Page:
Programmes such as The Architecture The Railways Built, Paddington 24/7 or Great British Railway Journeys don’t happen easily. For a TV crew to get trackside access, to see live operations, or to get into unusual places requires not just health and safety risk assessments and training, there are also practicalities around timing and nullifying any impact upon day-to-day operations.
The last thing railway or historic building staff need is a TV crew yomping their equipment around, although the upside is that it allows viewers to share in private passions, wonderful sights, and the work that goes into keeping things working. They’re all great stories for the railways to tell.
So, with a series concept approved, the behind-the-scenes production team whirs into frenzied action. For a team of professional TV-makers must now all become experts in new, niche subject matter - and that means heavy reading and information cramming at an exhausting rate.
You can therefore probably imagine my delight when I walked into the Brown Bob office, soon after the commission had been confirmed, and saw piles of books familiar to me (and probably seen on many a RAIL reader’s bookshelf, too) covering the desks. Volumes by John Minnis, Marcus Binney and Gordon Biddle, John Betjeman, Jack Simmons and many more were stuffed full of post-it notes.
We might think of television as a lucrative, profit-rich enterprise. But it really isn’t. As TV channels have multiplied and our screen-watching habits have splintered a million ways, budgets for specialist documentaries (known in the industry as ‘Specialist Factual’ content) can be tight. Quite often they are not made with (nor indeed planned to make) oodles of cash - they are made with love and passion. And as time is money, rapid upskilling of a production team in a specialist topic has to happen fast.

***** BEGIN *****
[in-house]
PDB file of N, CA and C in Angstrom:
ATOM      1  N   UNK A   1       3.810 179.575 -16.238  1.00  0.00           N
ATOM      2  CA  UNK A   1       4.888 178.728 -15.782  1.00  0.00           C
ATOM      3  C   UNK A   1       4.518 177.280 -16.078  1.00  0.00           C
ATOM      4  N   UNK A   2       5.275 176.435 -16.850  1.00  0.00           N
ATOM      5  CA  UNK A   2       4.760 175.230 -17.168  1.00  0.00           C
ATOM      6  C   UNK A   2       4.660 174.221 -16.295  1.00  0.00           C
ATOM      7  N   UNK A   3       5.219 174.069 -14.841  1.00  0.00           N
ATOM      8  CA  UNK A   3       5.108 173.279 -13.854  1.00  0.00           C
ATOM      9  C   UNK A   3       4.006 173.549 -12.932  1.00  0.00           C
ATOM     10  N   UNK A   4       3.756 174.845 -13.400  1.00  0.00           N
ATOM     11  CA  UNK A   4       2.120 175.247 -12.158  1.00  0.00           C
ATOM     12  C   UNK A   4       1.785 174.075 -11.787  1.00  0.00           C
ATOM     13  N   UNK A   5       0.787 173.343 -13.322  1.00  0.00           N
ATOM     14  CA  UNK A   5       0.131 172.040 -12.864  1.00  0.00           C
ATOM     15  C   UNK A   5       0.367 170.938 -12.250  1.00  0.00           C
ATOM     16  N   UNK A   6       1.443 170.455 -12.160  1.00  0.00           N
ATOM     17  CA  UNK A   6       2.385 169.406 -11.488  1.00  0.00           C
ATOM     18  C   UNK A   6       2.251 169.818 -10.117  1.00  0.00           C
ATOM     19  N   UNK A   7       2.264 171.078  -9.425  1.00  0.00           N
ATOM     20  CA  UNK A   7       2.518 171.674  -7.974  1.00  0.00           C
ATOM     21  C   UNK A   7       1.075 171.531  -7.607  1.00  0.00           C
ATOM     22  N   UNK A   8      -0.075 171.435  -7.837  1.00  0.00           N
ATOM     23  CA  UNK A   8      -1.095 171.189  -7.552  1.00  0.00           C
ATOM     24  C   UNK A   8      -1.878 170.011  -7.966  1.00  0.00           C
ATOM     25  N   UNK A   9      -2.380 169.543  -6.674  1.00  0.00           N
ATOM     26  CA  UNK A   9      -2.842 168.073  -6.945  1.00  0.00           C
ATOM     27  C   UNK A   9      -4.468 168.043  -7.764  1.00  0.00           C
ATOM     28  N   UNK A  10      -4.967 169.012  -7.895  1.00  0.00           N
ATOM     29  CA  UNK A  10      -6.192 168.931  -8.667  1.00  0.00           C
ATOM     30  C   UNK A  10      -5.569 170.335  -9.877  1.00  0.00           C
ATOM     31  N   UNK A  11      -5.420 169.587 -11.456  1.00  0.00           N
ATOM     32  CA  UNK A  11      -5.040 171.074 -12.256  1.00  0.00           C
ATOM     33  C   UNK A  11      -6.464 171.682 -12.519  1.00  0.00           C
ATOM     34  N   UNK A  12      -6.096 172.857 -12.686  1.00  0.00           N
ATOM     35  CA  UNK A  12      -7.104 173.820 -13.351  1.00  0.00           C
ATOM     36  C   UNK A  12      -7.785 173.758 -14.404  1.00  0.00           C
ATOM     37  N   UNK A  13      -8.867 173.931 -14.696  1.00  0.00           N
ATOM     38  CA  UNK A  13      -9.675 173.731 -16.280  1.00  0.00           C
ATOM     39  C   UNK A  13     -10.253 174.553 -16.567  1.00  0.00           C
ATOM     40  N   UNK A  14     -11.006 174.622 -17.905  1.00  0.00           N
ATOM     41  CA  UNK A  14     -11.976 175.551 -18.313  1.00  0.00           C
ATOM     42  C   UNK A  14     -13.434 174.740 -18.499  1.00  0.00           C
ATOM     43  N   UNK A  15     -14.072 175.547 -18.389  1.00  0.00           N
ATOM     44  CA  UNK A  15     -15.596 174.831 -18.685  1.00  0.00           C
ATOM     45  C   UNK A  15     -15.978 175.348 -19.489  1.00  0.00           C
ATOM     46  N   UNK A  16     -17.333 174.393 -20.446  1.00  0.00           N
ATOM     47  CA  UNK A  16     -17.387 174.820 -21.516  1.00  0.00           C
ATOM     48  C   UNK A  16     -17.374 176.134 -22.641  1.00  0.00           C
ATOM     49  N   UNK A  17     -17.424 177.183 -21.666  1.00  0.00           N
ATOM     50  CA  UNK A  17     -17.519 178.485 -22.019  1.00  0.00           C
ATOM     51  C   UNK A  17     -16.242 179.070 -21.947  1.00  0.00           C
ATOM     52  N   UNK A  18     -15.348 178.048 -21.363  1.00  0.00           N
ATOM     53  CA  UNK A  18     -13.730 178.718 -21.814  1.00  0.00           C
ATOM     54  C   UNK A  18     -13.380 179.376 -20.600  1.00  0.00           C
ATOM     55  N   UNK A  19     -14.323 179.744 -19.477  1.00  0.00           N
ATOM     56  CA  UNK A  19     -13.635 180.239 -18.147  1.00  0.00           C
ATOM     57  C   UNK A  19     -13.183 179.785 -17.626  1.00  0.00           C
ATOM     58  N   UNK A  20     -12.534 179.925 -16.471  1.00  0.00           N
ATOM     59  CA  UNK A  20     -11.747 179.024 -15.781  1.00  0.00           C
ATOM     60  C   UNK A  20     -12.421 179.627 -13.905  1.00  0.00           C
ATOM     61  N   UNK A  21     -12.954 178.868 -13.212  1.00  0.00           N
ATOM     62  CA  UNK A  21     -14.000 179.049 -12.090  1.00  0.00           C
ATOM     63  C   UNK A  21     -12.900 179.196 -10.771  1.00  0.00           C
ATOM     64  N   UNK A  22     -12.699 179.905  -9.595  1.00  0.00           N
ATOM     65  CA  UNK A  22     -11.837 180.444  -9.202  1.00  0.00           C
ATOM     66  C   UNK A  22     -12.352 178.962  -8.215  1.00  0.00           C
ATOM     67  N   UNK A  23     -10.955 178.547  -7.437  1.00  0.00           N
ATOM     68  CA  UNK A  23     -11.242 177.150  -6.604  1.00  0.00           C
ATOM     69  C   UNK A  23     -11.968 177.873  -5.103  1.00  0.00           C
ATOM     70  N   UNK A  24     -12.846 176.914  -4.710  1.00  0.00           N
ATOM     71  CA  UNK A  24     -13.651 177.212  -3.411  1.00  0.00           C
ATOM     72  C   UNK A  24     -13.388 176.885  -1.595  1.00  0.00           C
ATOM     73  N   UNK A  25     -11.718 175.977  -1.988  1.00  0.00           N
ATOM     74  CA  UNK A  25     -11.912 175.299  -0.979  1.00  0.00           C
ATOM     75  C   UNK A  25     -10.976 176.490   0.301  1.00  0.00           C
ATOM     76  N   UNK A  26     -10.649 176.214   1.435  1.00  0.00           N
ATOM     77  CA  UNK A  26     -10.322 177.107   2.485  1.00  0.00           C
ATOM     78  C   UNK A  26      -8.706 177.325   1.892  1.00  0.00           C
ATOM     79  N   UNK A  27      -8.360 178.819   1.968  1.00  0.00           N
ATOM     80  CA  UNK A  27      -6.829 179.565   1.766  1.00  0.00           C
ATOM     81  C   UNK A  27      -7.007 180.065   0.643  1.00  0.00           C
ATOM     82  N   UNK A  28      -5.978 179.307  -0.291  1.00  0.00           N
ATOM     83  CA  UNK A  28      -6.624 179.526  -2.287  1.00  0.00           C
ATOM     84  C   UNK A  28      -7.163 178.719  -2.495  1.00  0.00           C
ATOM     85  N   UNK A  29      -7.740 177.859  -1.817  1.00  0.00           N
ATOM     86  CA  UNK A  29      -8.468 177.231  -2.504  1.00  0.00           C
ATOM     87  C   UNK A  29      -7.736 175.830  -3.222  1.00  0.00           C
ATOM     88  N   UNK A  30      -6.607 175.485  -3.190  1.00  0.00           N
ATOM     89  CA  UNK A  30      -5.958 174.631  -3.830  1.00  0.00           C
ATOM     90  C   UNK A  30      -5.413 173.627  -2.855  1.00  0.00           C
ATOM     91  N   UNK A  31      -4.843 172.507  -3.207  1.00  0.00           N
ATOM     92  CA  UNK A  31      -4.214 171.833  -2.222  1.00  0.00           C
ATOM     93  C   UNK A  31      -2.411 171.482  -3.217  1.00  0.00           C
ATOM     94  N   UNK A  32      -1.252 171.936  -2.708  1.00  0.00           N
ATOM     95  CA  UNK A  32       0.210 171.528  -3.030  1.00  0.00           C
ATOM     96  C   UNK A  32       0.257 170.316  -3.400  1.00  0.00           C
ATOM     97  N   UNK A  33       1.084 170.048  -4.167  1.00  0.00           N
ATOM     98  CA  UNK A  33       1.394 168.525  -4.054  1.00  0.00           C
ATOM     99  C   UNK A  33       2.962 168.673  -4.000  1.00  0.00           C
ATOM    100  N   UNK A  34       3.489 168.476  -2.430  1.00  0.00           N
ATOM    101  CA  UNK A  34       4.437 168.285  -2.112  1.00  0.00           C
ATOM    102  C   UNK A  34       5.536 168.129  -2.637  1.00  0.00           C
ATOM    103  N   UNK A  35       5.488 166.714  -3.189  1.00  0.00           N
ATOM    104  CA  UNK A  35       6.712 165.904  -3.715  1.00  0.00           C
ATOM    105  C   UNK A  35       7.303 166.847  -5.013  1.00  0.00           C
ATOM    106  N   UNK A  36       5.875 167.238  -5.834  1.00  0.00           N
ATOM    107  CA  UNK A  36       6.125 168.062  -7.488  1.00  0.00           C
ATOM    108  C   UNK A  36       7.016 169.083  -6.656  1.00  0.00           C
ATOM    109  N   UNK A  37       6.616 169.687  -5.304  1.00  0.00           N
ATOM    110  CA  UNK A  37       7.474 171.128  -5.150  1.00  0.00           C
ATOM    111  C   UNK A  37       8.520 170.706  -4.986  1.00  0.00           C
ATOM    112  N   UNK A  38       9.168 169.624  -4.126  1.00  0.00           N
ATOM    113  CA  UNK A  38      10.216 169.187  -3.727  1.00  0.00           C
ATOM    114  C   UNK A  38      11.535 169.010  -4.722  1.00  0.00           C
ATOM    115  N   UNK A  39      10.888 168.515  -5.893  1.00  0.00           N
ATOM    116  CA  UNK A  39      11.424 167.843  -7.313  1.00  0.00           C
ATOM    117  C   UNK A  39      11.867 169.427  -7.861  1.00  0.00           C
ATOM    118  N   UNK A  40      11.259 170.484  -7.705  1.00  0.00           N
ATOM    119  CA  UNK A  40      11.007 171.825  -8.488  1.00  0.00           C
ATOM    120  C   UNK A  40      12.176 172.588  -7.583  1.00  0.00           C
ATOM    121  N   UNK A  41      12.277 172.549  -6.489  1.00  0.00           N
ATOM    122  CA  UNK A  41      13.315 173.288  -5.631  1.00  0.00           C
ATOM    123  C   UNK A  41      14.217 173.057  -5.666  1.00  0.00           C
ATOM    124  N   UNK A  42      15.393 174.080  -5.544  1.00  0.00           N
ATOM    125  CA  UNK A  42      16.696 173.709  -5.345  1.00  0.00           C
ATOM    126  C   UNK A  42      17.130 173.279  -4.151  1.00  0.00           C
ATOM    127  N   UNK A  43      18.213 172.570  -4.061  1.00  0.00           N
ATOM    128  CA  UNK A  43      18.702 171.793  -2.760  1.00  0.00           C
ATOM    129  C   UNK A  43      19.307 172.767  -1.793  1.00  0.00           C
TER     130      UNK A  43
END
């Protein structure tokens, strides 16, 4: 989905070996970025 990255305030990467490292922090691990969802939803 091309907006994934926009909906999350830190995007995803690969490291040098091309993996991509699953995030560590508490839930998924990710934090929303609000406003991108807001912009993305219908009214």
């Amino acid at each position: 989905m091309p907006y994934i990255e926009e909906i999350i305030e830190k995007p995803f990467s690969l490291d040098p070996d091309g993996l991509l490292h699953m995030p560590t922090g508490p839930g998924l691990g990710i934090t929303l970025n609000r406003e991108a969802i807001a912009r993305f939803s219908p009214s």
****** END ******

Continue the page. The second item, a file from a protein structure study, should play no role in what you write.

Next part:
The Brown Bob team had set about researching the stories of buildings from around Britain’s rail network - and beyond. Architecture does not stop at the Channel Tunnel, so the team ventured further. Disused and heritage lines were also explored, as were places far from the tracks but which had a railway tale to tell.
Word spread that we were researching, and friends and contacts from across the industry - such as Railway Heritage Trust Executive Director Andy Savage - suggested absolute gems for us to look into. I spent a few days hunting the back of my brain for places that I loved, too.
Once we had a list of places to which we wanted access, the next step was to ask if we could get it (and if so, how and when), and to start researching who might be our relevant expert who could explain the story best on screen.
This is where the railways and their staff really began to shine. Network Rail Chairman Sir Peter Hendy CBE was kind enough to introduce us to the right people, and the Network Rail communications team excelled themselves in speed and efficiency.
Multi-lingual emails were exchanged across Europe for permission to see wonderful things on the continent, then hundreds of phone calls and emails were dispatched by the Brown Bob researchers to heritage professionals and volunteers from other locations.
That juggling of filming at 30-plus locations was a feat of brilliant creative admin by all parties. By the time I turned up to film my presenting parts (a combination of interviewing expert contributors and doing direct pieces to camera), a number of locations had already been filmed.
The UK-based Producer Director had scripted the story arcs with the team, and the Europe-roving PD was set to head off to ten places on the continent. Both also had a researcher who had been responsible for finding the contributors, setting up the shoot and keeping tabs on the ever-growing admin.
Filming like this means long days. Once you’re done in one location, you’re off to the next by car or by train. The crew would follow on with a carload of cameras, sound equipment, notes and sugar-based snacks. You would meet at the overnight digs, and I’d get busy learning a few interview questions for the next day. It is frenetic, criss-crossing the country to meet people at times that best suit them or when a piece of architecture or engineering is accessible.